The “Baddest” Par-3 Courses in the U.S.

The twisted dead trees planted around the holes at the “Bad Little Nine” are a sure sign of what’s in store for golfers at Scottsdale National Golf Club’s fiendishly fun par-3 course.

Deep bunkers are everywhere, some sprawling and others a devilish pock. There are humps and bumps the likes of which you’ve likely never seen on a golf course. The wild greens look like a painter’s tarp draped over furniture, with spill-off edges and rollicking undulation. It’s not uncommon to see a delicate chip or pitch dribble off the green, pick up speed, and funnel down a slope that slaloms into one of the Bad Little Nine’s treacherous bunkers.

The course’s final 99-yard hole has a tiny tabletop green that’s about a fifth the size of an average green and looks more like the top of a Volkswagen bug from the tee box.

bad little nine
Bad Little Nine (photo by Erik Matuszewski)

In keeping with the theme of the Bad Little Nine offering from Jackson Kahn Design in Arizona, here’s a rundown of 15 of the other “baddest” par-3 courses in the U.S.

The Preserve—Bandon Dunes Golf Resort (Bandon, Ore.)

Starting high atop a sand dune and working its way toward the Pacific, this 13-hole layout from Bill Coore and Ben Crenshaw offers ocean views throughout and is a phenomenal complement to the other five courses at Bandon Dunes. It’s particularly popular as an arrival or departure day option, delivering a fun-filled romp across the dunes often capped by guests trying to putt from the raised teeing ground at the final hole.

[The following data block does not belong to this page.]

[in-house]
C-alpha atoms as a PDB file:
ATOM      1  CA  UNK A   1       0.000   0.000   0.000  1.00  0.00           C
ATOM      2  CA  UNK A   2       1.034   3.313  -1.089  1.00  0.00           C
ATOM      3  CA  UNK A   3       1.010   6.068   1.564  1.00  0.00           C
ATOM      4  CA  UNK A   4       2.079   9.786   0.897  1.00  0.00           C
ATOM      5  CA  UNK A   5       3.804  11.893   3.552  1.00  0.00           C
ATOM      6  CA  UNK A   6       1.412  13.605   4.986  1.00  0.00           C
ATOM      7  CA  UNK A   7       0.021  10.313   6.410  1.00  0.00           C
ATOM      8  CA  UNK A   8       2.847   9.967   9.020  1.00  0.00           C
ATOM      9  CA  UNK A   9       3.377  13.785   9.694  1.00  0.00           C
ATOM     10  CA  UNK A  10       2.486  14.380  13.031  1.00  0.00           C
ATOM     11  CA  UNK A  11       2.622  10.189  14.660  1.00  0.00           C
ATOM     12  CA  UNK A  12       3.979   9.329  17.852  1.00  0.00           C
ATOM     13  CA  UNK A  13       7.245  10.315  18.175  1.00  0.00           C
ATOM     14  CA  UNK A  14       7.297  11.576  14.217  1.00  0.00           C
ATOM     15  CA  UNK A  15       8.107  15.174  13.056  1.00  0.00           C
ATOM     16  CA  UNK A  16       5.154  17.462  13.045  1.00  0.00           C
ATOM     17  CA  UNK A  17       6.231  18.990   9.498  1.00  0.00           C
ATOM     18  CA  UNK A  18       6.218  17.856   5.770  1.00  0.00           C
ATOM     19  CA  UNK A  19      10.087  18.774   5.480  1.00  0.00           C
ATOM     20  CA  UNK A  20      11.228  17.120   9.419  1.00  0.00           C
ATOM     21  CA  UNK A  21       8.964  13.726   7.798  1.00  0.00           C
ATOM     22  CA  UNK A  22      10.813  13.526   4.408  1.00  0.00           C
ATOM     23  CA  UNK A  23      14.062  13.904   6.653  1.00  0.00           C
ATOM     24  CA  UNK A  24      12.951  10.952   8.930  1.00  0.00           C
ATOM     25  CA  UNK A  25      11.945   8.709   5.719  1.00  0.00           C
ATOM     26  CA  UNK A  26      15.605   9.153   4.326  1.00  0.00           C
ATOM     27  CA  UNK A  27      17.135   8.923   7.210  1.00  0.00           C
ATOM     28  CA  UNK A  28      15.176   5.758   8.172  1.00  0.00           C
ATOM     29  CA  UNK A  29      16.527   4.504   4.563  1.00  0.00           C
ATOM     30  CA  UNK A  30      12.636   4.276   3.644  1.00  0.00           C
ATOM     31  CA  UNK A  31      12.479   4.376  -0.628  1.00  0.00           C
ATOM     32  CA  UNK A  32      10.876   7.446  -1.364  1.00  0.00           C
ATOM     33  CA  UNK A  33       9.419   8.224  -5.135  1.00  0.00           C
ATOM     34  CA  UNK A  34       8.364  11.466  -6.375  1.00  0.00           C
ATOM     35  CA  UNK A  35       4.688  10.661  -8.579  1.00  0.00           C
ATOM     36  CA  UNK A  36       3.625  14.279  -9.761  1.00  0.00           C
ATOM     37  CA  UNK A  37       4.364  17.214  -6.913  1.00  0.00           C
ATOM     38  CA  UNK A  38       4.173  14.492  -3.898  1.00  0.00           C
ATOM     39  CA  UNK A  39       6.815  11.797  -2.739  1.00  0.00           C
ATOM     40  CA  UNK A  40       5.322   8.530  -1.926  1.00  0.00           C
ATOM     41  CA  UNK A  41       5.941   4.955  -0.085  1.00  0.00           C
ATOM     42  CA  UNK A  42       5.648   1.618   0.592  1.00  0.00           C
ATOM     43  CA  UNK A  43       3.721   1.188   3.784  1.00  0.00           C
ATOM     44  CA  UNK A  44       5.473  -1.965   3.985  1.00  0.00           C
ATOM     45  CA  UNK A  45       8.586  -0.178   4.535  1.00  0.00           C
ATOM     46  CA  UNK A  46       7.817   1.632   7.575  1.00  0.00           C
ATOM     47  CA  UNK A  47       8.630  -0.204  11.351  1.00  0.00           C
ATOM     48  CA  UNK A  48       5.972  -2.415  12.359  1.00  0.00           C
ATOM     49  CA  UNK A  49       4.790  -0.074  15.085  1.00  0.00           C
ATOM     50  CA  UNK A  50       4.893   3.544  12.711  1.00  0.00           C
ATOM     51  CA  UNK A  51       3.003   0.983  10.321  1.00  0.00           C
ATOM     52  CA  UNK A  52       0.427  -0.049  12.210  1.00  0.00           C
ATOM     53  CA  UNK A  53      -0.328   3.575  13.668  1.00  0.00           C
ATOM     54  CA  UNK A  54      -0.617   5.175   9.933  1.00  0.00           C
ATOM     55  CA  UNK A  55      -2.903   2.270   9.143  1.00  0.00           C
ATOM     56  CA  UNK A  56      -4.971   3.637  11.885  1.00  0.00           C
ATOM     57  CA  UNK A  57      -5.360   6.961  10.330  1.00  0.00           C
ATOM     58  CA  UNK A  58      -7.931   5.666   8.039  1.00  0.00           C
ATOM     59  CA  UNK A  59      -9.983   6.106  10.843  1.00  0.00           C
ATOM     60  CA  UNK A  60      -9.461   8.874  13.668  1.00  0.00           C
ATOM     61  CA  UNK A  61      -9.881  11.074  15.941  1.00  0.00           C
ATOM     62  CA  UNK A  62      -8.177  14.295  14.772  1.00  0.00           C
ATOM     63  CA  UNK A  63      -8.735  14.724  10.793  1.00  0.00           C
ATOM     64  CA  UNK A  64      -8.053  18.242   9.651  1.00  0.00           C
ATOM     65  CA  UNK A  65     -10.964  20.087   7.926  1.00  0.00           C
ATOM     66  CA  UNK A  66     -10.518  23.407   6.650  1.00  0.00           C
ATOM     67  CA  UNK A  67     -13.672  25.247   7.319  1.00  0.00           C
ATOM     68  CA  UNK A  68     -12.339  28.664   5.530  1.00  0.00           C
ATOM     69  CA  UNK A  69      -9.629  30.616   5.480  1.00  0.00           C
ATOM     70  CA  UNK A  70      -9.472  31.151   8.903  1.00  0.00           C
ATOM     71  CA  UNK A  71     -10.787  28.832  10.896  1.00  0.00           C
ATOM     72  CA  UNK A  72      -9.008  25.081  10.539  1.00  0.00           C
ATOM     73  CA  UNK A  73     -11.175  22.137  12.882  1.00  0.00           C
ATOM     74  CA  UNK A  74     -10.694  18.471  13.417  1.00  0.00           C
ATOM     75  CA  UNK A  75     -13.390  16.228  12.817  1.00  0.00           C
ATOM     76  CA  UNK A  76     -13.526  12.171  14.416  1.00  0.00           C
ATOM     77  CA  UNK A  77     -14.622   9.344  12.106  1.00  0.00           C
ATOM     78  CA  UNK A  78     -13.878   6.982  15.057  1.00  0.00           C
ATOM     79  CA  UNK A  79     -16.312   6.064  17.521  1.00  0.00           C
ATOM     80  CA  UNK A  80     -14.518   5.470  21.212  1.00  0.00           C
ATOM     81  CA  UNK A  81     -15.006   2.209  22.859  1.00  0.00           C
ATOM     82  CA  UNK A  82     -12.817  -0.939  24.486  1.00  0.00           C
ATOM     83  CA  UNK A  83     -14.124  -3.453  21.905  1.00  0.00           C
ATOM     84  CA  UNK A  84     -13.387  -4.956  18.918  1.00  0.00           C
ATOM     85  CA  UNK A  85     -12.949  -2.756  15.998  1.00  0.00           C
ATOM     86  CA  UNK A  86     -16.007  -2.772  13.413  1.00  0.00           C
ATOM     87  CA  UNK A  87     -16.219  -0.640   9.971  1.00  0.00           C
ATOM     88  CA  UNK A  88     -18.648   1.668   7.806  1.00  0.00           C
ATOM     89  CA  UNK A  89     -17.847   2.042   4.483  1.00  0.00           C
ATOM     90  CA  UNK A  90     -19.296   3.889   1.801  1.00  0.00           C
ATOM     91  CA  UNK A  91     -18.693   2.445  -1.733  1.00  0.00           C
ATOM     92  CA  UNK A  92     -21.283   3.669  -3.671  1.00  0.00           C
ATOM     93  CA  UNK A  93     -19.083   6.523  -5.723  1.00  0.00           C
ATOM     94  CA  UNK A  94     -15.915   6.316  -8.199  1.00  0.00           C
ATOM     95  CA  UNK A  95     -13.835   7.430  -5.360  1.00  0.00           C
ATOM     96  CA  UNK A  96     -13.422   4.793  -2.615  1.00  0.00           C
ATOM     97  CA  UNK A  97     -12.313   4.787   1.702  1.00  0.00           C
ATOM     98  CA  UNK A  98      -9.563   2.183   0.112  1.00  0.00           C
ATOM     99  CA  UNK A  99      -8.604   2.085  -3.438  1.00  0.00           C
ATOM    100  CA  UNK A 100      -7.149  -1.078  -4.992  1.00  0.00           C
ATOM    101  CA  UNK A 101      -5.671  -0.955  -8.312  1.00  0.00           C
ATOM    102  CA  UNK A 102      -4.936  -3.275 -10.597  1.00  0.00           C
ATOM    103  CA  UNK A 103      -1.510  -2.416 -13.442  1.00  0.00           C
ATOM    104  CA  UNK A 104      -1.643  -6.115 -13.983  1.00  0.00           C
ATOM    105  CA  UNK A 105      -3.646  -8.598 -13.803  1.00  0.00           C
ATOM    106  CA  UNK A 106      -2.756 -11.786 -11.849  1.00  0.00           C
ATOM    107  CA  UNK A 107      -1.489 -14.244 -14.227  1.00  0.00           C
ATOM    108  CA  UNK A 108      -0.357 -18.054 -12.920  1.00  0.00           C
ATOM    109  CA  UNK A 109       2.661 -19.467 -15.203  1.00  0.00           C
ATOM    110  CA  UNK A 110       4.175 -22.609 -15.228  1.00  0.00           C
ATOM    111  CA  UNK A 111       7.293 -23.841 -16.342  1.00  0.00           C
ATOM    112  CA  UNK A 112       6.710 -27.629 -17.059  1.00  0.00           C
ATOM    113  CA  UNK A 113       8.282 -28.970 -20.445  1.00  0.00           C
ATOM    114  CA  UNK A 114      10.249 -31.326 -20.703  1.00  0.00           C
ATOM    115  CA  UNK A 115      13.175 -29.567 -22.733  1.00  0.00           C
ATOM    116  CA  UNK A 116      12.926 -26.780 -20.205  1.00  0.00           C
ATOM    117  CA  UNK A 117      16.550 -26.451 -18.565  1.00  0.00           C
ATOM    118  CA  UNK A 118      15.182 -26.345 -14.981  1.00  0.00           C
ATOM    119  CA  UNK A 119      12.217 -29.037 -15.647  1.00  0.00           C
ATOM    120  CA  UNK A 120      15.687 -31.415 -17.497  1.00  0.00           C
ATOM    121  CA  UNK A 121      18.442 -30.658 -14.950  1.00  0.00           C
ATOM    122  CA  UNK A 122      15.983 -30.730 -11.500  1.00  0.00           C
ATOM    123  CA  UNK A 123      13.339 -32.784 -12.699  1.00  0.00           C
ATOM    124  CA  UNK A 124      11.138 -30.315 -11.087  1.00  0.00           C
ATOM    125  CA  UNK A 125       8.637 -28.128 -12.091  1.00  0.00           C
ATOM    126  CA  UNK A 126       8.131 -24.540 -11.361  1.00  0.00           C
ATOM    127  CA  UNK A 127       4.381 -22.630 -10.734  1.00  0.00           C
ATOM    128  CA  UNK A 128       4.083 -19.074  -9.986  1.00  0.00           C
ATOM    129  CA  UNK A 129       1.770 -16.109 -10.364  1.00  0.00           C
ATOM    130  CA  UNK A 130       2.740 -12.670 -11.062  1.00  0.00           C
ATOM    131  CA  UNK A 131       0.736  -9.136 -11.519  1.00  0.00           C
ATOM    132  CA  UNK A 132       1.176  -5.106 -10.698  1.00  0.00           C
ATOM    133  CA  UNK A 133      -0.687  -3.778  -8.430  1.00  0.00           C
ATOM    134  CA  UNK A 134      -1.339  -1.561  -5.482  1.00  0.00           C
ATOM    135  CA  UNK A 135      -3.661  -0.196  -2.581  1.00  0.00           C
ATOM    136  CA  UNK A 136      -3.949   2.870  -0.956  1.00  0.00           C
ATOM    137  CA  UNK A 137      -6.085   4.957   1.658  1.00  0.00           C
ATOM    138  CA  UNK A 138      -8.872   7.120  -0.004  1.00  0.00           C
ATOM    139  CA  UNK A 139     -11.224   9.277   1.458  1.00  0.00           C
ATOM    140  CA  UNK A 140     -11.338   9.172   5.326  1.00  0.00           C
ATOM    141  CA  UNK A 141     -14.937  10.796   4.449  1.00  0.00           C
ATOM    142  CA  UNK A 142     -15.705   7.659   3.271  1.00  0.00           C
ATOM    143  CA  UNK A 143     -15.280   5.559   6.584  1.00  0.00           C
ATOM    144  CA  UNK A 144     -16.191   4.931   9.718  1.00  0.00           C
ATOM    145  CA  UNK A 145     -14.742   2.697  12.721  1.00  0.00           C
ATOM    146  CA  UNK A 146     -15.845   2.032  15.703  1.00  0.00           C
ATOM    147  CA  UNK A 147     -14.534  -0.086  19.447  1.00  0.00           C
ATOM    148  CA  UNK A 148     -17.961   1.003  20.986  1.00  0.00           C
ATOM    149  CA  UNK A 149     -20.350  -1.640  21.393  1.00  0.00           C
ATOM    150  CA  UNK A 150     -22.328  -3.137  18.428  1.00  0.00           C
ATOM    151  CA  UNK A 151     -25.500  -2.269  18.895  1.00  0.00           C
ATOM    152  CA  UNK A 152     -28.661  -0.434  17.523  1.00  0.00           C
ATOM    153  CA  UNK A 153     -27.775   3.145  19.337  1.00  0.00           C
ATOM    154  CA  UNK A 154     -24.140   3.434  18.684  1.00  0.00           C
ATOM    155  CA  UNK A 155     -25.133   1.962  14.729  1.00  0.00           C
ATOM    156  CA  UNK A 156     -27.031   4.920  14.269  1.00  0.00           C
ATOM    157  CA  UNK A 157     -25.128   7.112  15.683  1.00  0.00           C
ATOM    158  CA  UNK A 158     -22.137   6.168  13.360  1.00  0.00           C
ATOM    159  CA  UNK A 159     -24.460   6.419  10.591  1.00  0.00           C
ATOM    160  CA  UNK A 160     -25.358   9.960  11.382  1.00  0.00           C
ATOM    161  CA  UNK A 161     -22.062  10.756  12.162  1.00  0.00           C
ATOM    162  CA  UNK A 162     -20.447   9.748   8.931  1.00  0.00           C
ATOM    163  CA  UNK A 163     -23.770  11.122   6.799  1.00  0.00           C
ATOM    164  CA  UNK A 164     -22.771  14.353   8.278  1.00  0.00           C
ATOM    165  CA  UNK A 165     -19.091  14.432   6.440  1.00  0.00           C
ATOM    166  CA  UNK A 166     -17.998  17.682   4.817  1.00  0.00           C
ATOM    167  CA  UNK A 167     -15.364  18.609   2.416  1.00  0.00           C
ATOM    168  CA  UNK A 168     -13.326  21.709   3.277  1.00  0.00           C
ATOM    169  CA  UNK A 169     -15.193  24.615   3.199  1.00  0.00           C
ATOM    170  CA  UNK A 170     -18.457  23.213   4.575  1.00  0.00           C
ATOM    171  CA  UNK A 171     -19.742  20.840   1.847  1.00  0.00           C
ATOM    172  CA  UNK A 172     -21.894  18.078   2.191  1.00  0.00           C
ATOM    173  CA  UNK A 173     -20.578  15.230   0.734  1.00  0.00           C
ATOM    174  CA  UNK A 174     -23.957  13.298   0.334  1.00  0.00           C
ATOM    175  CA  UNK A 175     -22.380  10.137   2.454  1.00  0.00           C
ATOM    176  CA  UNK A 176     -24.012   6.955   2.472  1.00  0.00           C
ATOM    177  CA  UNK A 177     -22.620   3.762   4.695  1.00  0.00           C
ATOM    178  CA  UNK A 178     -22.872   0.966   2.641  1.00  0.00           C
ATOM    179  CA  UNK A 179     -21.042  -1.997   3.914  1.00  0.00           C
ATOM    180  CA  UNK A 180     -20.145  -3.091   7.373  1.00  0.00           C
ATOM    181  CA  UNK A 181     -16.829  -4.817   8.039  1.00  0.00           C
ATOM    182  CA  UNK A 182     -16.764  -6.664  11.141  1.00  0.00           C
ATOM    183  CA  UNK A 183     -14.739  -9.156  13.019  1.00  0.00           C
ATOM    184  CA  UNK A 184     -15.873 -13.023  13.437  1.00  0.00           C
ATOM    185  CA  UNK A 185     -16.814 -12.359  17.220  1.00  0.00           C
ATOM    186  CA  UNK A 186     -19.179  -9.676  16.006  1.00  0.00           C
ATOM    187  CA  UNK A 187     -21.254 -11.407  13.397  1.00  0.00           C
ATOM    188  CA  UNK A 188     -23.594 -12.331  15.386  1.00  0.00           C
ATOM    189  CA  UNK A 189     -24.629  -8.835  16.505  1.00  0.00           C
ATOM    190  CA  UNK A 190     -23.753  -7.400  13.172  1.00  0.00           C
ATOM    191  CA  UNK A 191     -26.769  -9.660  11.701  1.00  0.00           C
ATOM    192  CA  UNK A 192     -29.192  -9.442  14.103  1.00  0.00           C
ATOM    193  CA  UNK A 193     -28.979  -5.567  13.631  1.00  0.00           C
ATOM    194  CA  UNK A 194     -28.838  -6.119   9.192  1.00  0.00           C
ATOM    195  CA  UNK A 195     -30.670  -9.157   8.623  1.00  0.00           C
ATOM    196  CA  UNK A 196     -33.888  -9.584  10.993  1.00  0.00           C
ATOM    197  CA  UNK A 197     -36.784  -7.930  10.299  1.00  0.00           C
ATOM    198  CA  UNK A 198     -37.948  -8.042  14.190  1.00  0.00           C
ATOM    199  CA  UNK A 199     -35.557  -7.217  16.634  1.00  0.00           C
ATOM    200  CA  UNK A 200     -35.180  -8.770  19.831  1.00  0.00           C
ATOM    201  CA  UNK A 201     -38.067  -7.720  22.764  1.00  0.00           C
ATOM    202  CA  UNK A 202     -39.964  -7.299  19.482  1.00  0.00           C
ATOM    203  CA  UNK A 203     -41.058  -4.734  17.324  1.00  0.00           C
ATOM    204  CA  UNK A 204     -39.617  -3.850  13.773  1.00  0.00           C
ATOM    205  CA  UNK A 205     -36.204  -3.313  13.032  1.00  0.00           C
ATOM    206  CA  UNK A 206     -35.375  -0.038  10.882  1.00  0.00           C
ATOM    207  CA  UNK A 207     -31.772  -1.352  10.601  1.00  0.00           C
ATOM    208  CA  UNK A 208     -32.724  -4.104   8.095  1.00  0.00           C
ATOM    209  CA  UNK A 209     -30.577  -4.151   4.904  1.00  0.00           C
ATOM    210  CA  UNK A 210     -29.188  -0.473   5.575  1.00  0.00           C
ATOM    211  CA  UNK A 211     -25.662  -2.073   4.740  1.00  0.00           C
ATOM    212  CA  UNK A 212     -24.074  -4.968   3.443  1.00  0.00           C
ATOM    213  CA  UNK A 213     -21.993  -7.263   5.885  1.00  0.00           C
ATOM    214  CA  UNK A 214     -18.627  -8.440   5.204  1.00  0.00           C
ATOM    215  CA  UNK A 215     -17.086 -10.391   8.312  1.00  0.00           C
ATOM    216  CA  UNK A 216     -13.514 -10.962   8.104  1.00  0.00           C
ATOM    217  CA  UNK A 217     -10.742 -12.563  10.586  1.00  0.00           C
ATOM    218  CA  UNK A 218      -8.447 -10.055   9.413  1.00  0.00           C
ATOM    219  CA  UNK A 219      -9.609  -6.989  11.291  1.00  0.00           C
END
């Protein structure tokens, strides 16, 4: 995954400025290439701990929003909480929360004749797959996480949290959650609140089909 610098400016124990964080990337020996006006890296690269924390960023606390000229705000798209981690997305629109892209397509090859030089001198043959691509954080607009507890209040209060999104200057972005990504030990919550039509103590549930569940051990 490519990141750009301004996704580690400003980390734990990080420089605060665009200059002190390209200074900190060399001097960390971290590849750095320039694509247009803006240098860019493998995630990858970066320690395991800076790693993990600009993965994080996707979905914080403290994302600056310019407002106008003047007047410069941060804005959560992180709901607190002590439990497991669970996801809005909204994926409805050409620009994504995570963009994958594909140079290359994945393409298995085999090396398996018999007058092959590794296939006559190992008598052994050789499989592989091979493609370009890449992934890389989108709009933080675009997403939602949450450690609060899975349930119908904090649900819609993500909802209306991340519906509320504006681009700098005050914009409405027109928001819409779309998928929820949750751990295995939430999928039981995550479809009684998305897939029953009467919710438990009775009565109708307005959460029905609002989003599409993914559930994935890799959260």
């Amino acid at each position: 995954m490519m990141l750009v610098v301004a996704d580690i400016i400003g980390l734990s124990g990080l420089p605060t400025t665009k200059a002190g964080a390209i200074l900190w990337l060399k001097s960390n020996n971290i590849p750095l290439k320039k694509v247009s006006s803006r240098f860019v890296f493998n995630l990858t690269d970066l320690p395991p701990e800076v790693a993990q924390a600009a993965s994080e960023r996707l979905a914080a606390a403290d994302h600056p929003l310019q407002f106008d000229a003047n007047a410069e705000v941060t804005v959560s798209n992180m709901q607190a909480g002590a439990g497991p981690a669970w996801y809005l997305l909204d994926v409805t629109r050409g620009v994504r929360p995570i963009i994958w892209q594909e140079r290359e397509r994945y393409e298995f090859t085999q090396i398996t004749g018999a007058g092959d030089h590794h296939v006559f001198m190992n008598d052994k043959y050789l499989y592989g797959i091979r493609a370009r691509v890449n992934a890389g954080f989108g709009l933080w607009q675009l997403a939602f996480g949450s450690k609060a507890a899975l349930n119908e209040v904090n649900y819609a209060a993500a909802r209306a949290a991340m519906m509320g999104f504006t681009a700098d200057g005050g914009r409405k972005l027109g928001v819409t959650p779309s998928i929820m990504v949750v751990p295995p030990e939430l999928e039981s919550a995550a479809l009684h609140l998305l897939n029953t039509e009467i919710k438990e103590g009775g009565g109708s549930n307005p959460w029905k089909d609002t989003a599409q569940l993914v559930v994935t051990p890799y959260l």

The Hickory—Hamilton Farm Golf Club (Gladstone, N.J.)

The first rated par-3 course in the U.S., the 18-hole Hickory layout at private Hamilton Farm demands an infinite variety of shots well beyond just those off the tee, says architect Dana Fry. With several holes exceeding 200 yards, including one that stretches to 230, golfers may need more than a Sunday bag.

(photo courtesy Hamilton Farm Golf Club)

Top of the Rock—Big Cedar Lodge (Branson, Mo.)

With a Jack Nicklaus signature design in the Ozarks perched high atop Table Rock Lake, the surrounds are eye-popping for the first par-3 course ever included in a professional golf tournament (the Champions Tour’s Legends of Golf). Lakes, creeks, waterfalls, and rock outcroppings abound, and the views from Top of the Rock are hard to match.

scott mccarron
(photo by Evan Schiller)

Pine Valley’s Short Course (Clementon, N.J.)

While the main course at Pine Valley deservedly gets all the attention in best-in-world lists, the 10-hole short course at this New Jersey gem is unique in its own right. Eight of the holes replicate the magnificent approaches (or par-three tee shots) players will find on the main course.

The Cradle—Pinehurst Resort (Pinehurst, N.C.)

Known as the “Cradle of American Golf,” Pinehurst added its Gil Hanse-designed short course 120 years after golf first took roots in the Pinehurst area. Built on the same sandy land where the original Pinehurst course was once carved, the creative and engaging 9-hole Cradle features music piped through the property and kids can play for free.

Par-3 Course at Augusta National (Augusta, Ga.)

Augusta National chairman Clifford Roberts once had plans for a 19-hole short course at the club that never materialized, but his “pet project” came to life in the late 1950s when George Cobb designed nine holes around DeSoto Springs Pond. Roberts was bullish on the idea of using the short course for a distinctive pre-Masters event and the Par 3 Contest remains a popular (and spectacularly scenic) tournament precursor to this day—though it was recently announced it won’t be played in 2021.